JACKSON — Revenue shortfalls dominate legislative concerns for the state department of health, overshadowing other issues being pitched by various health care organizations,
all gearing up for the 2001 legislative session.
Mississippi State Department of Health
Even though a $7.5-million budget cut wouldn’t cripple the state’s health agency, it would greatly diminish the ability to deliver important preventative health services to the
public, said Dr. F. Ed Thompson, Jr., MPH, state health officer for the 2,400-employee agency.
“That will be the most important legislative issue we deal with, because we obviously need adequate appropriations to operate,” he said. “For example, a cut that deep might mean
clinics would only be open three or four days a week instead of five. Of course, we hope it won’t come to that.”
At a legislative budget committee meeting this fall, the state department of health presented a $225.9-million budget for FY2002. “Revenue shortfalls are something all state
agencies will struggle with,” he said.
Legislative requests include:
• Hiring additional childcare licensure inspectors. In Mississippi, there are 113 childcare facilities to every childcare inspector. That number will increase to 120 centers by the end
of FY2002. According to the National Association of the Education of Young Children, the ideal ratio is 50 childcare centers for each childcare inspector, Thompson said.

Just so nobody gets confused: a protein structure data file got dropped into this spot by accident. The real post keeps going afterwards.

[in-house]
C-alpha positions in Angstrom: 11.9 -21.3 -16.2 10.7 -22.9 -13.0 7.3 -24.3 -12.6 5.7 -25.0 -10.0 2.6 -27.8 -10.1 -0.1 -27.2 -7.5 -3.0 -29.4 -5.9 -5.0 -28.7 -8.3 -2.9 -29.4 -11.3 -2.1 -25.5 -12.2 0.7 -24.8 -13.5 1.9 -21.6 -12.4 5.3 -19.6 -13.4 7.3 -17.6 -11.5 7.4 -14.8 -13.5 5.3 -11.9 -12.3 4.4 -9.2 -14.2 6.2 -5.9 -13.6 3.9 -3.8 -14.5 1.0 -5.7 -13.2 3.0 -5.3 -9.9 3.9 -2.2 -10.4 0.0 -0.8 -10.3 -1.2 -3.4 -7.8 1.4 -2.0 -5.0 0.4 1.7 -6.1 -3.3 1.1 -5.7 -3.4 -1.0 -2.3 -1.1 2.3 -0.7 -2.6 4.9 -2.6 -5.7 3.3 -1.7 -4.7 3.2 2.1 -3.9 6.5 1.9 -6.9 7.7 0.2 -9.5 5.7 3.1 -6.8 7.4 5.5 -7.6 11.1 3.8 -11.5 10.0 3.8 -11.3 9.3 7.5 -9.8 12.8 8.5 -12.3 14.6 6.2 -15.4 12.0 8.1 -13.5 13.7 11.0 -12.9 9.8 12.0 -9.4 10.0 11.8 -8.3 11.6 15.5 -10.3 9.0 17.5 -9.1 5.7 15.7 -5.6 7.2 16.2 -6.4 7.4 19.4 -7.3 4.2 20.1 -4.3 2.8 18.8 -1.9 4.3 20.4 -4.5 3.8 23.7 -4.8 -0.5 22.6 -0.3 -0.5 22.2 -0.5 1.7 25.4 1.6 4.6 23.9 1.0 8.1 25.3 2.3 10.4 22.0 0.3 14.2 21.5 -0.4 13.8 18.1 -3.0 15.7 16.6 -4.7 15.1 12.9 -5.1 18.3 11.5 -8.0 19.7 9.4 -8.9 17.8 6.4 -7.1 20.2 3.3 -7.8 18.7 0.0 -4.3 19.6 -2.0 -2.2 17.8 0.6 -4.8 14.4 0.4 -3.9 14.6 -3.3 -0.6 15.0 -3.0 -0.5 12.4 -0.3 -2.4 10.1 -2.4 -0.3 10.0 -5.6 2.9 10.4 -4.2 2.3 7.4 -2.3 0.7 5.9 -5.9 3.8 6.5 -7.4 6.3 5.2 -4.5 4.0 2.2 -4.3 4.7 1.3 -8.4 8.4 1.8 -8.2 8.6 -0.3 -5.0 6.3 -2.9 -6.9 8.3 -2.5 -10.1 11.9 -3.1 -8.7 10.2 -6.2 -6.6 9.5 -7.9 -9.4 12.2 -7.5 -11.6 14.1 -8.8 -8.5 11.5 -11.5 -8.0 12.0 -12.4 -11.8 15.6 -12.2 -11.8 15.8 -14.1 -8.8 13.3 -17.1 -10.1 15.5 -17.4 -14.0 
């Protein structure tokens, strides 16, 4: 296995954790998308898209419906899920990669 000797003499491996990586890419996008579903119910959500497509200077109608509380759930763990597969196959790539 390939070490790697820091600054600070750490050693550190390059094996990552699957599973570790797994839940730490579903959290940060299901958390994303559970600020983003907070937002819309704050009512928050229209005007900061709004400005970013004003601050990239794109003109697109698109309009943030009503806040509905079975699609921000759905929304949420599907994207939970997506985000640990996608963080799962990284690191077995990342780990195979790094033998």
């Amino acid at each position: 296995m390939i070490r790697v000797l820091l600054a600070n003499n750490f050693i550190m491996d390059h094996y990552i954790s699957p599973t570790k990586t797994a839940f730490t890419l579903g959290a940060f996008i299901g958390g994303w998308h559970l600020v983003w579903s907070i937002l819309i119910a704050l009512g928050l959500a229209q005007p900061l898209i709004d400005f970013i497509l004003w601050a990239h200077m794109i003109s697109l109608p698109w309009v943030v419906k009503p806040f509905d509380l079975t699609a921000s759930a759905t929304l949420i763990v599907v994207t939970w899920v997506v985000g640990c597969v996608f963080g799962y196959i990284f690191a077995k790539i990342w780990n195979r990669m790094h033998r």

• Hiring public health nurses, clerical staff and environmentalists for unfilled vacancies.
• Establishing an infant/toddler early intervention program designed to identify children from birth to age 3 who are at risk for development disabilities, such as hearing or vision
impairments, speech impediment or other problems that might prevent them from developing normally.
Four proposals for new legislation include:
• The establishment and funding of a tobacco control oversight commission. Even though the tobacco settlement called for one, no particular entity has been charged statutorily
with the responsibility. “In the absence of that, we’ve stepped up and shouldered some of the responsibility, with considerable assistance from other organizations. Our allies
agree that there needs to be a group to recommend and implement plans. Its composition has not yet been specified, but would involve logical entities you would expect,” said
• The requirement of insurance companies to include comprehensive rehabilitation services in health insurance packages sold in Mississippi. “Most do not. As a result, people
have not been able to afford needed rehabilitation that might follow a stroke or injury,” he said.
• The expansion of the department’s quality assurance role for HMOs and all other managed care plans; and
• The addition of the condition called congenital adrenal hyperplasia required in mandatory newborn screening.
“We also have our list of reauthorizations and technical amendments, such as one to reauthorize the board of health and its role in the state,” Thompson said.
Mississippi Hospital Association
Brent Alexander, senior vice president of the Mississippi Hospital Association, which represents more than 100 hospitals and over 60,000 health care employees, said primary
agenda items for 2001 would include working with the governor’s office, legislative leaders and the division of Medicaid to tap into federal funds that might have been previously
overlooked for the state.
“After analysis, it appears that the previous administration may not have been taking full advantage of our state’s ability to use federal matching funds for health care related